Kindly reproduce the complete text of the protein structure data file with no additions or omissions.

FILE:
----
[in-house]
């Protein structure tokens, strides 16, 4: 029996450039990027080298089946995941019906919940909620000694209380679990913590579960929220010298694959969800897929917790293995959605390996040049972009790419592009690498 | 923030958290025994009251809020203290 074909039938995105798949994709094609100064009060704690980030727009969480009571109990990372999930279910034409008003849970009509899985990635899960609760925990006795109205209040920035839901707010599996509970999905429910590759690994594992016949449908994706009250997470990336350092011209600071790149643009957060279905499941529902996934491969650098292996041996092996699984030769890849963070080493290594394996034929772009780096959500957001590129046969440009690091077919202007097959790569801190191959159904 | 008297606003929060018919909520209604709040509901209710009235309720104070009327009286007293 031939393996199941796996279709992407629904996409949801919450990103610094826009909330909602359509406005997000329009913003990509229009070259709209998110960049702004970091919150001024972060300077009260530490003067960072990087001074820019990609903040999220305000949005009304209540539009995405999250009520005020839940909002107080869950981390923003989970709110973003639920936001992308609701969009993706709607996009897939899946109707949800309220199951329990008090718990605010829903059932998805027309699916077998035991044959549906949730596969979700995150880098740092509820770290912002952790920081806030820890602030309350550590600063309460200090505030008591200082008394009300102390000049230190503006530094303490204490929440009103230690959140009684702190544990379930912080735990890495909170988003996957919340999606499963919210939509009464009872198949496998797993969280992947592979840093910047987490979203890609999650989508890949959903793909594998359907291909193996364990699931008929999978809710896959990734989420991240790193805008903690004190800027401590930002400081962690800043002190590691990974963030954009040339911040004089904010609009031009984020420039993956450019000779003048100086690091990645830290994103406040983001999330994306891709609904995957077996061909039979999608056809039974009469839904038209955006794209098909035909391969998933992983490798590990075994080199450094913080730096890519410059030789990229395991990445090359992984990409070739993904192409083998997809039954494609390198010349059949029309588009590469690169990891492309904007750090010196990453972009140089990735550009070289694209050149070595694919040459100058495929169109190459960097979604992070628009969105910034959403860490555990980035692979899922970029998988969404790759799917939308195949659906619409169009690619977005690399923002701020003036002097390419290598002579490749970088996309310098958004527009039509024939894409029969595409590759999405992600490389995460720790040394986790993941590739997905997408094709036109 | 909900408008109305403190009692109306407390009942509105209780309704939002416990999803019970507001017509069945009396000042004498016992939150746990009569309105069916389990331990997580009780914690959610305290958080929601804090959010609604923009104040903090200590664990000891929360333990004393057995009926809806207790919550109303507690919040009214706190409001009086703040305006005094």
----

[in-house]
């Protein structure tokens, strides 16, 4: 029996450039990027080298089946995941019906919940909620000694209380679990913590579960929220010298694959969800897929917790293995959605390996040049972009790419592009690498 | 923030958290025994009251809020203290 074909039938995105798949994709094609100064009060704690980030727009969480009571109990990372999930279910034409008003849970009509899985990635899960609760925990006795109205209040920035839901707010599996509970999905429910590759690994594992016949449908994706009250997470990336350092011209600071790149643009957060279905499941529902996934491969650098292996041996092996699984030769890849963070080493290594394996034929772009780096959500957001590129046969440009690091077919202007097959790569801190191959159904 | 008297606003929060018919909520209604709040509901209710009235309720104070009327009286007293 031939393996199941796996279709992407629904996409949801919450990103610094826009909330909602359509406005997000329009913003990509229009070259709209998110960049702004970091919150001024972060300077009260530490003067960072990087001074820019990609903040999220305000949005009304209540539009995405999250009520005020839940909002107080869950981390923003989970709110973003639920936001992308609701969009993706709607996009897939899946109707949800309220199951329990008090718990605010829903059932998805027309699916077998035991044959549906949730596969979700995150880098740092509820770290912002952790920081806030820890602030309350550590600063309460200090505030008591200082008394009300102390000049230190503006530094303490204490929440009103230690959140009684702190544990379930912080735990890495909170988003996957919340999606499963919210939509009464009872198949496998797993969280992947592979840093910047987490979203890609999650989508890949959903793909594998359907291909193996364990699931008929999978809710896959990734989420991240790193805008903690004190800027401590930002400081962690800043002190590691990974963030954009040339911040004089904010609009031009984020420039993956450019000779003048100086690091990645830290994103406040983001999330994306891709609904995957077996061909039979999608056809039974009469839904038209955006794209098909035909391969998933992983490798590990075994080199450094913080730096890519410059030789990229395991990445090359992984990409070739993904192409083998997809039954494609390198010349059949029309588009590469690169990891492309904007750090010196990453972009140089990735550009070289694209050149070595694919040459100058495929169109190459960097979604992070628009969105910034959403860490555990980035692979899922970029998988969404790759799917939308195949659906619409169009690619977005690399923002701020003036002097390419290598002579490749970088996309310098958004527009039509024939894409029969595409590759999405992600490389995460720790040394986790993941590739997905997408094709036109 | 909900408008109305403190009692109306407390009942509105209780309704939002416990999803019970507001017509069945009396000042004498016992939150746990009569309105069916389990331990997580009780914690959610305290958080929601804090959010609604923009104040903090200590664990000891929360333990004393057995009926809806207790919550109303507690919040009214706190409001009086703040305006005094």